To respond to some of Sean’s points: If we talk about oral history as a method, I think we can agree that it is a neutral tool that can be used for both, subversive tales and master narratives. One danger I see both in North America and in Germany is that oral historians increasingly lose their leadership in society’s debates and practices of oral history. One field in which oral history has made major inroads — albeit with little influence by oral historians — is the increasing use of the “eye-witness” in “histotainment” à la History Channel in North America and Guido Knopp’s history shows in Germany. Here, elderly people are put in front of the camera, with the ever-same background and lighting, often brought to tears by their memories, whether they were prisoners in concentration camps, Allied bomber pilots, or German Wehrmacht soldiers. These emotions suggest authenticity and reinforce the popular assumption that it must be true because “they were there.” In North America, we see another phenomenon also working with emotions: digital storytelling à la StoryCorps. Here is their self-description: “Since 2003, over 35,000 everyday people have shared life stories with family and friends in our StoryBooths. Each conversation is recorded on a free CD to share, and is preserved at the Library of Congress. Millions listen to our broadcasts on public radio and the web. StoryCorps is one of the largest oral history projects of its kind” (http://www.storycorps.net, accessed 20 February 2009). Next to other non-profit organizations (e.g. http://www.storycenter.org/), there are also several commercial storytelling companies, e.g. OurStory.com and Storylineshistories.com. We know too little about this phenomenon to assess in which ways it is a forum for the voices of the marginalized or a diversion from the underlying social inequality and injustice that give rise to so many of these stories. It is a phenomenon oral historians must and are best qualified to study.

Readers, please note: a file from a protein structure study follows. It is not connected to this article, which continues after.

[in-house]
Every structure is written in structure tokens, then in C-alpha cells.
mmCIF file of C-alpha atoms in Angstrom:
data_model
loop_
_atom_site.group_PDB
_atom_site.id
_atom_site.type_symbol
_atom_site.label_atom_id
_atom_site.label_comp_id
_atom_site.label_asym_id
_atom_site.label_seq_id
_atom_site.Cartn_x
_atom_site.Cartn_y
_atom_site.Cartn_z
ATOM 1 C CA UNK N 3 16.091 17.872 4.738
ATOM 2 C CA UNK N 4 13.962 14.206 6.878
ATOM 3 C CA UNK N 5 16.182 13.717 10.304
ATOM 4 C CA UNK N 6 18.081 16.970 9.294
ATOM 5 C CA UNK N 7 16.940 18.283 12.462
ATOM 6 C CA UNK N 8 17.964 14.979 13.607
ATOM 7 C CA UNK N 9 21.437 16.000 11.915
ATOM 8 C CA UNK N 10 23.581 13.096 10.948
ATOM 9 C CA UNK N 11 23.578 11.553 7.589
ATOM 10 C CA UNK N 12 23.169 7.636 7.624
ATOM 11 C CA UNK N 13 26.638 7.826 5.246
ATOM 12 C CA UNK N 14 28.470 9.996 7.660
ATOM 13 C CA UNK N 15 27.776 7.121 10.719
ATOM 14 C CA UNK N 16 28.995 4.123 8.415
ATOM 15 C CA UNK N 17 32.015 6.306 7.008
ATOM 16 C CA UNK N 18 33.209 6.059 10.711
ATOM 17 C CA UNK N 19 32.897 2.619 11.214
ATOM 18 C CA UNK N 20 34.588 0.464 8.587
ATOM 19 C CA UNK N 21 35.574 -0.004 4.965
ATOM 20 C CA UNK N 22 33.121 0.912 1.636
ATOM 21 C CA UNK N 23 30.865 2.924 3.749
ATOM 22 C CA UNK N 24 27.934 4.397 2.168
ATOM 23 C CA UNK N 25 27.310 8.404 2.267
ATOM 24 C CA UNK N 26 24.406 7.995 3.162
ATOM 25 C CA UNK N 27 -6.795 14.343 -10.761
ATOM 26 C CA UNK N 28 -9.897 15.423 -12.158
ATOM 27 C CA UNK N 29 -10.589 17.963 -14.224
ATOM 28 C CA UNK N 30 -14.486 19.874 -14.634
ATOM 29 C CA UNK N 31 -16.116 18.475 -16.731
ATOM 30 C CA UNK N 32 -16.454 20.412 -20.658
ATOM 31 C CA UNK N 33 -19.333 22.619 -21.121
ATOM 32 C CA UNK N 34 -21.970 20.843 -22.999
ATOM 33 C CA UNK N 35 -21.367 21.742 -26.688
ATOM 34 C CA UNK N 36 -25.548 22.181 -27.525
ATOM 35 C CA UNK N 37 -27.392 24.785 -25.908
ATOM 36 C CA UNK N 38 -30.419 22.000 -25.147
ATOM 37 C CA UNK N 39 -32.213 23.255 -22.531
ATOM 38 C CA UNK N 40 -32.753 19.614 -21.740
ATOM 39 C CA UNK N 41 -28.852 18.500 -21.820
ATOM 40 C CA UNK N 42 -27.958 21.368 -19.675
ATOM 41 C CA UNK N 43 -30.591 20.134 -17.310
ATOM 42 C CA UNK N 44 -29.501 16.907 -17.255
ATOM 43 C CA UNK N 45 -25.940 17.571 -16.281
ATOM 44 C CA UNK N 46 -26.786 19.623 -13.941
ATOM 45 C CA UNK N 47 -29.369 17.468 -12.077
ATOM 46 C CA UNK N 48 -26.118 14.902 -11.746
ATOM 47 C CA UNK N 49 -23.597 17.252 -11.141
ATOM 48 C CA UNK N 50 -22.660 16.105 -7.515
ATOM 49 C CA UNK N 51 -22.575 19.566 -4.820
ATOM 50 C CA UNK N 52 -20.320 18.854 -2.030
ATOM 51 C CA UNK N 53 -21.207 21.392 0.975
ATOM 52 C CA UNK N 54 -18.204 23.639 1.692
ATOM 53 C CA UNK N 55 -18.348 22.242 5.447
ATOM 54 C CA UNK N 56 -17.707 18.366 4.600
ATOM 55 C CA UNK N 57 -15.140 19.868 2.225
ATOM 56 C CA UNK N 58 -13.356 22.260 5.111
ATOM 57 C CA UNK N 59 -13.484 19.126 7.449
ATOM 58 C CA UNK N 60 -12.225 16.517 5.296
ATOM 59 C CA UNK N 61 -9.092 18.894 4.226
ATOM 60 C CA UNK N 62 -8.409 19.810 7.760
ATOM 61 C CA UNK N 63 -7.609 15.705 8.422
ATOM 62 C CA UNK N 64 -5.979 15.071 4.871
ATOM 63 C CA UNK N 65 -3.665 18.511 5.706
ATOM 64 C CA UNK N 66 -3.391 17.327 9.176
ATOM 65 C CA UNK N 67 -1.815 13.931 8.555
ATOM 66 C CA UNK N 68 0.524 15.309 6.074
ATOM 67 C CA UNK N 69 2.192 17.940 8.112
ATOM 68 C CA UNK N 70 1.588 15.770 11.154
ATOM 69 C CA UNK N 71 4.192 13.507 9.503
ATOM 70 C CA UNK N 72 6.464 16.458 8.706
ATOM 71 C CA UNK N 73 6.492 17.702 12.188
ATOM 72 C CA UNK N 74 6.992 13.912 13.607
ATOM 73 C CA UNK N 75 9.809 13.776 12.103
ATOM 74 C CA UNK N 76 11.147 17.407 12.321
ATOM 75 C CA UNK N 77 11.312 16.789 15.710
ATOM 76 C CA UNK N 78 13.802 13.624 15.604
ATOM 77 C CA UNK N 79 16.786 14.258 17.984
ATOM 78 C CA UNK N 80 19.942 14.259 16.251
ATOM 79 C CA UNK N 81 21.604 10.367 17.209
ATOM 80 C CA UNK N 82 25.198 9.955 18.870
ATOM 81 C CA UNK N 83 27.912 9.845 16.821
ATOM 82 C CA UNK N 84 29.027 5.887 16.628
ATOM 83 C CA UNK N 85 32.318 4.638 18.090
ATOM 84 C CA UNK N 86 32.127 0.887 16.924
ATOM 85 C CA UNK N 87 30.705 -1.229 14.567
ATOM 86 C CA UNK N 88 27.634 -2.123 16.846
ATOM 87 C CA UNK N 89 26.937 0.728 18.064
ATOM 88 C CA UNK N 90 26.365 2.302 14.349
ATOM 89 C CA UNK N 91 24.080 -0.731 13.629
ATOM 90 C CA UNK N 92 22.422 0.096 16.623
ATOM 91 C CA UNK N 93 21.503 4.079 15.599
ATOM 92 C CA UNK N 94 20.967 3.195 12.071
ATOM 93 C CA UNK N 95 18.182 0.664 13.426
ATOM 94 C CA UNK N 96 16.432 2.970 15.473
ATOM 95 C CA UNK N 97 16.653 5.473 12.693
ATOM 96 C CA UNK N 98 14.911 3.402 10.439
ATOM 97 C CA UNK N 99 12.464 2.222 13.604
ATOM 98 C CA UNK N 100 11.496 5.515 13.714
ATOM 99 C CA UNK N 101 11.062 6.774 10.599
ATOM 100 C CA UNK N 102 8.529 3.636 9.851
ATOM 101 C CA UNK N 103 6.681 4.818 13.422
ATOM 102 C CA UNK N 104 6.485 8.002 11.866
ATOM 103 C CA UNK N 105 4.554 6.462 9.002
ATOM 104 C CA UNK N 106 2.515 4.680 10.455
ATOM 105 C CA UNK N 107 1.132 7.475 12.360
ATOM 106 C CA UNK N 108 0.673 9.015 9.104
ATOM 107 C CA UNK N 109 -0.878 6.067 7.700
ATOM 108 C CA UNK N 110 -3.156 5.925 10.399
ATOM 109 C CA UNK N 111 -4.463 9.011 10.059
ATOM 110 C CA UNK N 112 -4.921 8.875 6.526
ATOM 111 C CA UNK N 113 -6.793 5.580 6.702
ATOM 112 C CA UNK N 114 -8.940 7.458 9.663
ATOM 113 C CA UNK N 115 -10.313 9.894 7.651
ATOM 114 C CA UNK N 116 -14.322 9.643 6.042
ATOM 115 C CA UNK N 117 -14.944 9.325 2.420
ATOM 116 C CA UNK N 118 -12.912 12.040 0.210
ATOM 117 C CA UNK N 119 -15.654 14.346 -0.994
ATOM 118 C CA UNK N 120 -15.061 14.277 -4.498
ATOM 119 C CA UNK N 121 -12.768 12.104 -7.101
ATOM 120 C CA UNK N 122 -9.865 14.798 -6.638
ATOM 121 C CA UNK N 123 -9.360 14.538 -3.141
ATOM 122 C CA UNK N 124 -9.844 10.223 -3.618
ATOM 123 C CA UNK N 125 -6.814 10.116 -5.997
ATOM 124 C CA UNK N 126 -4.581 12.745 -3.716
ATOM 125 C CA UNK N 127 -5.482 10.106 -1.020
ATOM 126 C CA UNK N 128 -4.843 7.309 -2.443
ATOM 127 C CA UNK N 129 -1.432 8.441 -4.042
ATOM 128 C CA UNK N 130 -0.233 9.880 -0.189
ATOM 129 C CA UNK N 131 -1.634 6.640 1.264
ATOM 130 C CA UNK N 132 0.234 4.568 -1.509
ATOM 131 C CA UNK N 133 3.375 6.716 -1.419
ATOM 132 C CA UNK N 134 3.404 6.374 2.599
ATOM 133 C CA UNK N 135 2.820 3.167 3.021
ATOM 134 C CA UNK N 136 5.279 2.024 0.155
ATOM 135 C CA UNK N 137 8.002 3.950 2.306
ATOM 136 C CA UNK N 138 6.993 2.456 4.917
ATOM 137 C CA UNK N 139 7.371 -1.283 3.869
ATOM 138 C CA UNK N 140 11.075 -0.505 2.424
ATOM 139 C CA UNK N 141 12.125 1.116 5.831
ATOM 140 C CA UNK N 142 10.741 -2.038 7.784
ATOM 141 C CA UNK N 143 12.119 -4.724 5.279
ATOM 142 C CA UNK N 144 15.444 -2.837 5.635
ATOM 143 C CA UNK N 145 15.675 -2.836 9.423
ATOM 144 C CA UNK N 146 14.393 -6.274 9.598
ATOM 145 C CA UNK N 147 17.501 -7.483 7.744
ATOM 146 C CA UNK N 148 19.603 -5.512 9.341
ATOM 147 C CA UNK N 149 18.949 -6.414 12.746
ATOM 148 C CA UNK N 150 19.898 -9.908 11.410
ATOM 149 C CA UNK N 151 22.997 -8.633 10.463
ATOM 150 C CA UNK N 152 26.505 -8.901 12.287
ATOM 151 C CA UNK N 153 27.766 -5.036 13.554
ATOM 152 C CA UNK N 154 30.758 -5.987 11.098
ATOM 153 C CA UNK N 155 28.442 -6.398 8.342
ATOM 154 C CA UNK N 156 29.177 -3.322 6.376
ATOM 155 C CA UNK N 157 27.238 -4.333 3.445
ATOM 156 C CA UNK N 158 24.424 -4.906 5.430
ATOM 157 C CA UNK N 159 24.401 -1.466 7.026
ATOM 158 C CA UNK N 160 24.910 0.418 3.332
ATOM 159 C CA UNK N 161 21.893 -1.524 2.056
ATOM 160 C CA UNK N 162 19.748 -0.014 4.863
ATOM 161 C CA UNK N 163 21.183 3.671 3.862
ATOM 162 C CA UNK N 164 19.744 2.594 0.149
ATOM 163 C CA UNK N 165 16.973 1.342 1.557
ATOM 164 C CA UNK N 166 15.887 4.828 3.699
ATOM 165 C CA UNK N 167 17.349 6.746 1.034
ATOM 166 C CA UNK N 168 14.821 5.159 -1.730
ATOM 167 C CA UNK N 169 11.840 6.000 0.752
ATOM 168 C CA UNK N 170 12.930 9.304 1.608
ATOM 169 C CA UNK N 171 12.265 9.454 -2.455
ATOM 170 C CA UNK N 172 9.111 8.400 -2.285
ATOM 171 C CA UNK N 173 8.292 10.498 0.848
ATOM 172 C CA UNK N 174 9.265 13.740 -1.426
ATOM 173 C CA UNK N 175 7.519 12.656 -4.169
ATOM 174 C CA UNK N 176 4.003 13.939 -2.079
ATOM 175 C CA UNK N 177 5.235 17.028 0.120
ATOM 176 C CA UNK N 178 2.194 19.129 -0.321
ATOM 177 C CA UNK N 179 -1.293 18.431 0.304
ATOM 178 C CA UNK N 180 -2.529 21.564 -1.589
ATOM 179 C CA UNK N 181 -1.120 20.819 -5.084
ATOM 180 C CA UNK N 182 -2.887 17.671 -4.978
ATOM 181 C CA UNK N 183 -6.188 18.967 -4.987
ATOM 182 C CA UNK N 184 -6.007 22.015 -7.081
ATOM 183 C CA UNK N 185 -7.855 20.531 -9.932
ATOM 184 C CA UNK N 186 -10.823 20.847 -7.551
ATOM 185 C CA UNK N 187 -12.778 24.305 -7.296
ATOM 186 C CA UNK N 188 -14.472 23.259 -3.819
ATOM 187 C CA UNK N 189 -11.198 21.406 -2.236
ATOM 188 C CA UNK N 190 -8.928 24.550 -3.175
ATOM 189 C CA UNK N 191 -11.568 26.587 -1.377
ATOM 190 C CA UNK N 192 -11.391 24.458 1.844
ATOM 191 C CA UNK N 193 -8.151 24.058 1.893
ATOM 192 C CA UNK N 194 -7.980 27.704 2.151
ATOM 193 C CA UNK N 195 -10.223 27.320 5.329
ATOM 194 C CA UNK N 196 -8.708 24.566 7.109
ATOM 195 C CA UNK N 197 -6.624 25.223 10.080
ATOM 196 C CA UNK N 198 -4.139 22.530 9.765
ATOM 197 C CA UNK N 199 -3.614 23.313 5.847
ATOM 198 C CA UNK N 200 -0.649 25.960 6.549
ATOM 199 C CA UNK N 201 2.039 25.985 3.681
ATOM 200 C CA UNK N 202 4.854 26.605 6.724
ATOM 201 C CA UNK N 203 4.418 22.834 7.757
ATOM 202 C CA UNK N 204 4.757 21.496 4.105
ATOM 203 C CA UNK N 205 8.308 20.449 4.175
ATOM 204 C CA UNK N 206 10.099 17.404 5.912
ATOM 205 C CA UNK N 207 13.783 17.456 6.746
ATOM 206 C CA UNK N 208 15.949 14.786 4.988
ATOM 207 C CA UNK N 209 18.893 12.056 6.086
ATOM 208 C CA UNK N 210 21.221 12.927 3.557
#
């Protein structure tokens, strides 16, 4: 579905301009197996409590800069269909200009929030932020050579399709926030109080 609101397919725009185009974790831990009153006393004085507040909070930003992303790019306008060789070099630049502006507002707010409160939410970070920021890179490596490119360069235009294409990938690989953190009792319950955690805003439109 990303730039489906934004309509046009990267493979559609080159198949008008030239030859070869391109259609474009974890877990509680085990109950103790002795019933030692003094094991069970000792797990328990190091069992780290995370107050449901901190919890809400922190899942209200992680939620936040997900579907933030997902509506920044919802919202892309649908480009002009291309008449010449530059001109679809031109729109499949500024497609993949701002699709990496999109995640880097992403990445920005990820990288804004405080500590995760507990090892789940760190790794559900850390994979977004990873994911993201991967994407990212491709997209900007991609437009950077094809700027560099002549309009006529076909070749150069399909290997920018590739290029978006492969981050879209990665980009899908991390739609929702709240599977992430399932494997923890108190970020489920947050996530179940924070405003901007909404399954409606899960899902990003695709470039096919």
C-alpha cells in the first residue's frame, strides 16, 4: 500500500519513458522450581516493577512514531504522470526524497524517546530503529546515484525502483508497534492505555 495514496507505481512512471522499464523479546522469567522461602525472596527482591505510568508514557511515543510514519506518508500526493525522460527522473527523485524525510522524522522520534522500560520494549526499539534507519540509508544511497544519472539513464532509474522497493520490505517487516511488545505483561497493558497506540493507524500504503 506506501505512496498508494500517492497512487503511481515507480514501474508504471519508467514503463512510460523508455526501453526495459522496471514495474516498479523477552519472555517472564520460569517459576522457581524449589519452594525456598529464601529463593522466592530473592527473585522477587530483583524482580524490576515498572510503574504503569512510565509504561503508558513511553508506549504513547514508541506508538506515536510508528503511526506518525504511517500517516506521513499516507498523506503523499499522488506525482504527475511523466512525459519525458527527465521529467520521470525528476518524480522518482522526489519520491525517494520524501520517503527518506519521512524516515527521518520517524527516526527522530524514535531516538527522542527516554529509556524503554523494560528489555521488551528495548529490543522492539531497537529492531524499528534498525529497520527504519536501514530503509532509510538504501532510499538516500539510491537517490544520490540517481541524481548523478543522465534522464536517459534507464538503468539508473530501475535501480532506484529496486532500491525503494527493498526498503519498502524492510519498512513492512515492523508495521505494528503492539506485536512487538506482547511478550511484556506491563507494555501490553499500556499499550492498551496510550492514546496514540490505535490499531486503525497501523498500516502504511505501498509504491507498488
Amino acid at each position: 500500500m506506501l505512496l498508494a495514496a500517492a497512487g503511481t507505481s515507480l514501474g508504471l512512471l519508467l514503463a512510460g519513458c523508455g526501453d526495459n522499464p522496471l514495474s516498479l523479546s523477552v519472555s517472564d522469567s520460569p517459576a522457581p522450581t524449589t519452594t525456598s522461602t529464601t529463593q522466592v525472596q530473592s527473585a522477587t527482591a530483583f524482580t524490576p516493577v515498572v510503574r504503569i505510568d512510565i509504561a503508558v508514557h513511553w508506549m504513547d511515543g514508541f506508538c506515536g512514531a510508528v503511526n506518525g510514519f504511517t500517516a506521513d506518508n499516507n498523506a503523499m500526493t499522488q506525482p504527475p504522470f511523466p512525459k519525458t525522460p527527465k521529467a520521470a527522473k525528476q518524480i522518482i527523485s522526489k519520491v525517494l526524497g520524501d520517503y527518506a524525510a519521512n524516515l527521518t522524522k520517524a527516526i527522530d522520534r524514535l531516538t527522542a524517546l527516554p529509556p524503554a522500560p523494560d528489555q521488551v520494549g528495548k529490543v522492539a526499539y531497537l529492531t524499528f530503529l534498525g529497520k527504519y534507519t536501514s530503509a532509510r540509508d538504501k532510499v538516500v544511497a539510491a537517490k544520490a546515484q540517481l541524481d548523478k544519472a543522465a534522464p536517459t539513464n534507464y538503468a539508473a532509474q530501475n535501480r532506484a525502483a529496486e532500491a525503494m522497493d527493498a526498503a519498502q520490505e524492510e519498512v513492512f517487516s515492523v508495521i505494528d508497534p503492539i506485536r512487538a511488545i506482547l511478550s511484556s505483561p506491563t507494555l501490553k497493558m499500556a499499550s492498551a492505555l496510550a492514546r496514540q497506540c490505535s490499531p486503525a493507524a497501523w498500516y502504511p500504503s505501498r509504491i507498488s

In both cases, I believe, storytelling or witnessing tend to reinforce national master narratives. In Canada and elsewhere I would therefore love to see more institutionalization of oral history at universities, because universities are sites where oral history can be taught from a critical perspective. This should include media education, i.e. the use of oral history in the media. We need to train our students not only in oral history as a critical approach to history and to society more generally, but also as the future makers of ‘oral history’ outside of oral history. Rather than hoping that History Channel and StoryCorps will go away, and rather than expounding that what they do is not oral history, we need to gain a footing in these new strongholds of ‘oral history’ by educating students who will move in there with a more critical eye towards memory, experience, storytelling, testimony, and authenticity.